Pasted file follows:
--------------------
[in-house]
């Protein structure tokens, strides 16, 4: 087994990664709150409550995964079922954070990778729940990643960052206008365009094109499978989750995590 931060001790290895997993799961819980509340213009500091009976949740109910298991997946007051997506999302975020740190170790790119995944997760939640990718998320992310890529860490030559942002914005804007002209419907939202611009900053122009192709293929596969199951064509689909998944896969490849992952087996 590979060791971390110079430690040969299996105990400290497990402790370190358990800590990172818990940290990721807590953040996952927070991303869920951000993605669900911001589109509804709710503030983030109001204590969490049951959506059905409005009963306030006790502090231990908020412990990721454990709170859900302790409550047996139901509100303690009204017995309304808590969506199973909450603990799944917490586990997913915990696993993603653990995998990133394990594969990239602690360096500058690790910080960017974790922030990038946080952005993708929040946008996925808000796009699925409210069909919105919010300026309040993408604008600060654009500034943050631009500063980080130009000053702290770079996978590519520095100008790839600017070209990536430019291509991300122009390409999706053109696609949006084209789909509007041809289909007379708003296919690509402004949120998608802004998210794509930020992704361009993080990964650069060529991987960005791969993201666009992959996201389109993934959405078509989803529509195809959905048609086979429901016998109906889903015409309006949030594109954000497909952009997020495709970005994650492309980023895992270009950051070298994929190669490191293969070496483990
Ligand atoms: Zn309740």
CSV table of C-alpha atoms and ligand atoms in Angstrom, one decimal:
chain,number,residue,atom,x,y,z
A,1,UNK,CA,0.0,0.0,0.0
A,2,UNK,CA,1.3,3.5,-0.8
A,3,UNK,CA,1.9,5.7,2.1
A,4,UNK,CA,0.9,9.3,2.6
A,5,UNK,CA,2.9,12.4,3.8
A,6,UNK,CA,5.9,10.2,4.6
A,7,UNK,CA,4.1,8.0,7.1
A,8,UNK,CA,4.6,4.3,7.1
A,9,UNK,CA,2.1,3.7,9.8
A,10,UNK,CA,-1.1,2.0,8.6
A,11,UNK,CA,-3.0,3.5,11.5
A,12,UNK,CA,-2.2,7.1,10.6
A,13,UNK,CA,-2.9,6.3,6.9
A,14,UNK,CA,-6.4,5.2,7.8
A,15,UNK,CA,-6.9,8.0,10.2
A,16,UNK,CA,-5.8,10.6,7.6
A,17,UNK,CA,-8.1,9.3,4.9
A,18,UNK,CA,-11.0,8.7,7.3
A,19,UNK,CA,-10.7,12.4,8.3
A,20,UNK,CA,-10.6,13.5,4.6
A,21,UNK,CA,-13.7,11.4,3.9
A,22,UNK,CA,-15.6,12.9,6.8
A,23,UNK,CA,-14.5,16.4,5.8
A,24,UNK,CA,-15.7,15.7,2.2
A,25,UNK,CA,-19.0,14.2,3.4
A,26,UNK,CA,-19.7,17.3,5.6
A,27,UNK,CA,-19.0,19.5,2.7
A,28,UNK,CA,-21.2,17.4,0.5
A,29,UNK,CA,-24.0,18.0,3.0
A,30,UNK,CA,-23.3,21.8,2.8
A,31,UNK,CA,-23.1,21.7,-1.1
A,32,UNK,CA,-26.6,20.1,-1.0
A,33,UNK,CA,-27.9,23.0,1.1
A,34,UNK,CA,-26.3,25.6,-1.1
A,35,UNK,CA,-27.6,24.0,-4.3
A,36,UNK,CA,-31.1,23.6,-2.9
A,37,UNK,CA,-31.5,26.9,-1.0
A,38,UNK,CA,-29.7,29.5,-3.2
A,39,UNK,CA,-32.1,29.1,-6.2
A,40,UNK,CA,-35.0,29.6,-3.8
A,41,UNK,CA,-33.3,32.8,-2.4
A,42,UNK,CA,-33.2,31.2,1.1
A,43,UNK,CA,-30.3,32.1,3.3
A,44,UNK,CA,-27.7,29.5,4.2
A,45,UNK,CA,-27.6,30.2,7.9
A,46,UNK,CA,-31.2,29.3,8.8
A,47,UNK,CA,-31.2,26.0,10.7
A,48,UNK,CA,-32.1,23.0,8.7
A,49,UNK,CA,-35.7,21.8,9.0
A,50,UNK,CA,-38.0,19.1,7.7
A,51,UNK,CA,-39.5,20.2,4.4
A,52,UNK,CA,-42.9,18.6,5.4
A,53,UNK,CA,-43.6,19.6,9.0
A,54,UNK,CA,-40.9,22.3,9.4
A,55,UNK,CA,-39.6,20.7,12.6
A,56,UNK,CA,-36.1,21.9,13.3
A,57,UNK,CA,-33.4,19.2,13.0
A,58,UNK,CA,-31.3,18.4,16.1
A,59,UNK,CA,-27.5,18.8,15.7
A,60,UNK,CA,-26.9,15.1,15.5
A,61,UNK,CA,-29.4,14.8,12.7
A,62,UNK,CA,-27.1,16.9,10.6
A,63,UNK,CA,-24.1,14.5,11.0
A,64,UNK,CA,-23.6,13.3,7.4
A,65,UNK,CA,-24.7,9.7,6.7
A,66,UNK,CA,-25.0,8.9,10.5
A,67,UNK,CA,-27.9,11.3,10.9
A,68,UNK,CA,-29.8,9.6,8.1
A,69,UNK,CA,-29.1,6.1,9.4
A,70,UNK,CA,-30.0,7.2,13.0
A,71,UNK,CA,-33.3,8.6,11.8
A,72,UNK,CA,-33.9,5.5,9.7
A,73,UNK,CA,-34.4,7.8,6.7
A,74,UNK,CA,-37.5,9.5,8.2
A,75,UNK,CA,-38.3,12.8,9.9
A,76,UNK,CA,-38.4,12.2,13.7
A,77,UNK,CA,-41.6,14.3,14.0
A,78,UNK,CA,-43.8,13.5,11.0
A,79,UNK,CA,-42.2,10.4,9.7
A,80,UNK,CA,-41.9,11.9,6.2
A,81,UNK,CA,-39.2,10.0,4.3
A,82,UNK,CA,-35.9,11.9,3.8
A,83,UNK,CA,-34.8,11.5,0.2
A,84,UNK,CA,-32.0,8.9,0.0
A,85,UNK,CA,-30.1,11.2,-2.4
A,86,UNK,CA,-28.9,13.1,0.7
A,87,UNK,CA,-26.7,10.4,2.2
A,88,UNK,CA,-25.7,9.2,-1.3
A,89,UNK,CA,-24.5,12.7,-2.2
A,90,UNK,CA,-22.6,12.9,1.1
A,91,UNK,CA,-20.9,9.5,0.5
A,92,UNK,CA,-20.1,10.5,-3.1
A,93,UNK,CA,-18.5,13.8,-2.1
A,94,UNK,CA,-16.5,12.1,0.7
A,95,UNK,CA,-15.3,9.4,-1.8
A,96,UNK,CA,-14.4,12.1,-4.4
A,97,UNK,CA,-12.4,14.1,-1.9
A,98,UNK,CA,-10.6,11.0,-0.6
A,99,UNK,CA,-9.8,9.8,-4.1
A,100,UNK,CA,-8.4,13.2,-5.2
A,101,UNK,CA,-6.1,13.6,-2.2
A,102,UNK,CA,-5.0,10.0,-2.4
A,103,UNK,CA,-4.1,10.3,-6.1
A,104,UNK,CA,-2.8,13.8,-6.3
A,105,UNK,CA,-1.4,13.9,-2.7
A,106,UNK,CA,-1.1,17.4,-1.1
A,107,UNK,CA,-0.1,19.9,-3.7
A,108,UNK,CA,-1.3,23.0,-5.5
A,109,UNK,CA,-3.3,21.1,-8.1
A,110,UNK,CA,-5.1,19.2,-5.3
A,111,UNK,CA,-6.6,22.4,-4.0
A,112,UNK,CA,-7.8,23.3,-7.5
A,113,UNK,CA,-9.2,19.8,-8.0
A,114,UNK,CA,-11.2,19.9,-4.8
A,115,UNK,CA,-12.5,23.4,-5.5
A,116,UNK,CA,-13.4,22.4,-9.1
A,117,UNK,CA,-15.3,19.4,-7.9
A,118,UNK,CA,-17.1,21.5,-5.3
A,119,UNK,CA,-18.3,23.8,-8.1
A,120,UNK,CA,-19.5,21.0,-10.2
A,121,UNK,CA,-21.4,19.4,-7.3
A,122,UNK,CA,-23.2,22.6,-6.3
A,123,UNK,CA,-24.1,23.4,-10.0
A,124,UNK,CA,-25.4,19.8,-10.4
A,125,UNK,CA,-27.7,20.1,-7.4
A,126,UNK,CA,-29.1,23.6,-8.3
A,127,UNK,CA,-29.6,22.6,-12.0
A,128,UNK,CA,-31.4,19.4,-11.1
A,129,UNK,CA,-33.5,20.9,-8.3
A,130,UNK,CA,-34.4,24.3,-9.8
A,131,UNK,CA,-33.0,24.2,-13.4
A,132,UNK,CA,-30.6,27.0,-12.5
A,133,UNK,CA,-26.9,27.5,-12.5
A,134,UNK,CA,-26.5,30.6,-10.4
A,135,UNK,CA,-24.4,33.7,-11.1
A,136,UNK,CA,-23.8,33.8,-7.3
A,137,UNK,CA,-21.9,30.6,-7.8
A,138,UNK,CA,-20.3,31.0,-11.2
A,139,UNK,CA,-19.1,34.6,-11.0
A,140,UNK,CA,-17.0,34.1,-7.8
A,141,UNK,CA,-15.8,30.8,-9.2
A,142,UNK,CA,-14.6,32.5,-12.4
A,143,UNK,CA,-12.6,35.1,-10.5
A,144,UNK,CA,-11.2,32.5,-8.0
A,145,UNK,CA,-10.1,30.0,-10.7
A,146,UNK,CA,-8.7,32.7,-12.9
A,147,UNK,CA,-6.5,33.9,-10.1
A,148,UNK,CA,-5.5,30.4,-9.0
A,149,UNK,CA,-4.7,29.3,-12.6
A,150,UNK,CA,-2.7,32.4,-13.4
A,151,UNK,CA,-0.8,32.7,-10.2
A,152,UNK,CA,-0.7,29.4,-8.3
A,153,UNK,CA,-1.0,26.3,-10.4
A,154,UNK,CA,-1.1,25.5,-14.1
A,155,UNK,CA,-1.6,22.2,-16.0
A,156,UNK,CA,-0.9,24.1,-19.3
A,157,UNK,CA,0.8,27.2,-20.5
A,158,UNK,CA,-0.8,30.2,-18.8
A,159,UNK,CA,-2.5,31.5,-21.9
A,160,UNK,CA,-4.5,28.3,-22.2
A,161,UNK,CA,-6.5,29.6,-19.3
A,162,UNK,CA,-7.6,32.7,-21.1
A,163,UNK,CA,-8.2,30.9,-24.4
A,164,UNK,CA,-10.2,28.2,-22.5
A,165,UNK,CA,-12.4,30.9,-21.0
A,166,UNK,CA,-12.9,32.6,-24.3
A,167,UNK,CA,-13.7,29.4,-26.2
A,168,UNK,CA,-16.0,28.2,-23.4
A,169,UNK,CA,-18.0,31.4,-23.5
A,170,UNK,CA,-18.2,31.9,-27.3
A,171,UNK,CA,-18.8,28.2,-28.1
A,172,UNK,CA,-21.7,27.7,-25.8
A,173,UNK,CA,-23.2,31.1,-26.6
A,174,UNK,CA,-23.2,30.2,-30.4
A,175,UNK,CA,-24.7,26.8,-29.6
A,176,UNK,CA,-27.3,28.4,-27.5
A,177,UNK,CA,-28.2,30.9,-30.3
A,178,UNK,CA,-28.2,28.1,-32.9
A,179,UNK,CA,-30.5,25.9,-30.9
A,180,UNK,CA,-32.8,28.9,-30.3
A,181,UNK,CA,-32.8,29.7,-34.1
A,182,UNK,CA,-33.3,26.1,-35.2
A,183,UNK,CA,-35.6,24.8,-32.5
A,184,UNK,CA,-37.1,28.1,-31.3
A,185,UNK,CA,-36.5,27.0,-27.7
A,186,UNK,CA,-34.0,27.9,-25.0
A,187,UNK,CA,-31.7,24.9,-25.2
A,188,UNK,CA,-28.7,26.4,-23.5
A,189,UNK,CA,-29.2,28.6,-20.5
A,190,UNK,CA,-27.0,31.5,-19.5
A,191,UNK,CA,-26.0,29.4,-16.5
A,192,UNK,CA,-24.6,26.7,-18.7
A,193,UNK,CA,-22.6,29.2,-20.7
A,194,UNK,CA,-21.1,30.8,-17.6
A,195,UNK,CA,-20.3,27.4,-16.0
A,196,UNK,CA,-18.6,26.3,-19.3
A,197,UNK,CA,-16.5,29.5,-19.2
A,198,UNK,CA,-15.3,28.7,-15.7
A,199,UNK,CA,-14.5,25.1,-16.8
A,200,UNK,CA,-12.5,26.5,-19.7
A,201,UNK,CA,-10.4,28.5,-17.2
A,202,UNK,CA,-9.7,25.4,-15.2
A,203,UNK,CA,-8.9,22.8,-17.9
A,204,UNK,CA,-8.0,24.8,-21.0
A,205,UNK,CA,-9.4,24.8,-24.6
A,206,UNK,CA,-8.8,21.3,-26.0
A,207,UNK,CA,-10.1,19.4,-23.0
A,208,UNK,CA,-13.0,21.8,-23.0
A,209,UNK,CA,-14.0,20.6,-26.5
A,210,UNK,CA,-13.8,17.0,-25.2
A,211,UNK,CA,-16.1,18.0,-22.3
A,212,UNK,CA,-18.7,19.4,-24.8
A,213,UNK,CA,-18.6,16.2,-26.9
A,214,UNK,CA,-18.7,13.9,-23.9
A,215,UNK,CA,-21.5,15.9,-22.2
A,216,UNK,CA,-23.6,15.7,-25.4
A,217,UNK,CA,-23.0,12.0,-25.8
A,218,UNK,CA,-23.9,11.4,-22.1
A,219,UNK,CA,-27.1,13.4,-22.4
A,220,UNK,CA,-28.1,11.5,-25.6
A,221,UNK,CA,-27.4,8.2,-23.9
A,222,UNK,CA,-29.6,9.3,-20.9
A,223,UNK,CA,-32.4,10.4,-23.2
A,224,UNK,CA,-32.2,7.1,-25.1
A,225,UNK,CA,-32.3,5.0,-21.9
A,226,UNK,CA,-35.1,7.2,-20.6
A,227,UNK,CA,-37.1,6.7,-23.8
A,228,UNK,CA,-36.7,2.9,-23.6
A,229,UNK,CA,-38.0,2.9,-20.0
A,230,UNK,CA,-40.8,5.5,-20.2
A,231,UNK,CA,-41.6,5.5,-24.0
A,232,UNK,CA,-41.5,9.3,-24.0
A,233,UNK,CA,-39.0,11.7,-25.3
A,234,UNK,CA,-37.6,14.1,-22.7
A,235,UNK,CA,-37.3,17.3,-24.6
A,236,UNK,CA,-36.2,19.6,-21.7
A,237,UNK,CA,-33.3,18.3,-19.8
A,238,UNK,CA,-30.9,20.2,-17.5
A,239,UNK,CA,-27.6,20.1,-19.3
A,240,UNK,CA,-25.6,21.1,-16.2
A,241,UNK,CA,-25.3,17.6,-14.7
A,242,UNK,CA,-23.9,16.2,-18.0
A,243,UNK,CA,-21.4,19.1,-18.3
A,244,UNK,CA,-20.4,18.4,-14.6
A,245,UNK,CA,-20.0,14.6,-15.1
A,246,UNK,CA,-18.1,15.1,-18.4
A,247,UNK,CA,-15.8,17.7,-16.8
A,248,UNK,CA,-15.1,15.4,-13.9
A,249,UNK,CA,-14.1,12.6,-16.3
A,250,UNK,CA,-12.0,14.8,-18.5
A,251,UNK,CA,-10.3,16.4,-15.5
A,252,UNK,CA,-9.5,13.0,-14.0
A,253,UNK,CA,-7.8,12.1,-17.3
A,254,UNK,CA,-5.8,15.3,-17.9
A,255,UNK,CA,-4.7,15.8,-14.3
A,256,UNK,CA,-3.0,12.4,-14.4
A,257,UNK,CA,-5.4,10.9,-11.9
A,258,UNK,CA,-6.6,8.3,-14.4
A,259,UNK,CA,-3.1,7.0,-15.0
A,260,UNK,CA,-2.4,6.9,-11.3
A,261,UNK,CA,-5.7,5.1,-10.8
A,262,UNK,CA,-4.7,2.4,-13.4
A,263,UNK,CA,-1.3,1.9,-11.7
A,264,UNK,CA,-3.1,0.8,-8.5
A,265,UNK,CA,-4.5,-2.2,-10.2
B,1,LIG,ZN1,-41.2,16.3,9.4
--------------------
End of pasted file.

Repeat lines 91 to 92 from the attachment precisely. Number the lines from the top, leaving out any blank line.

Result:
A,86,UNK,CA,-28.9,13.1,0.7
A,87,UNK,CA,-26.7,10.4,2.2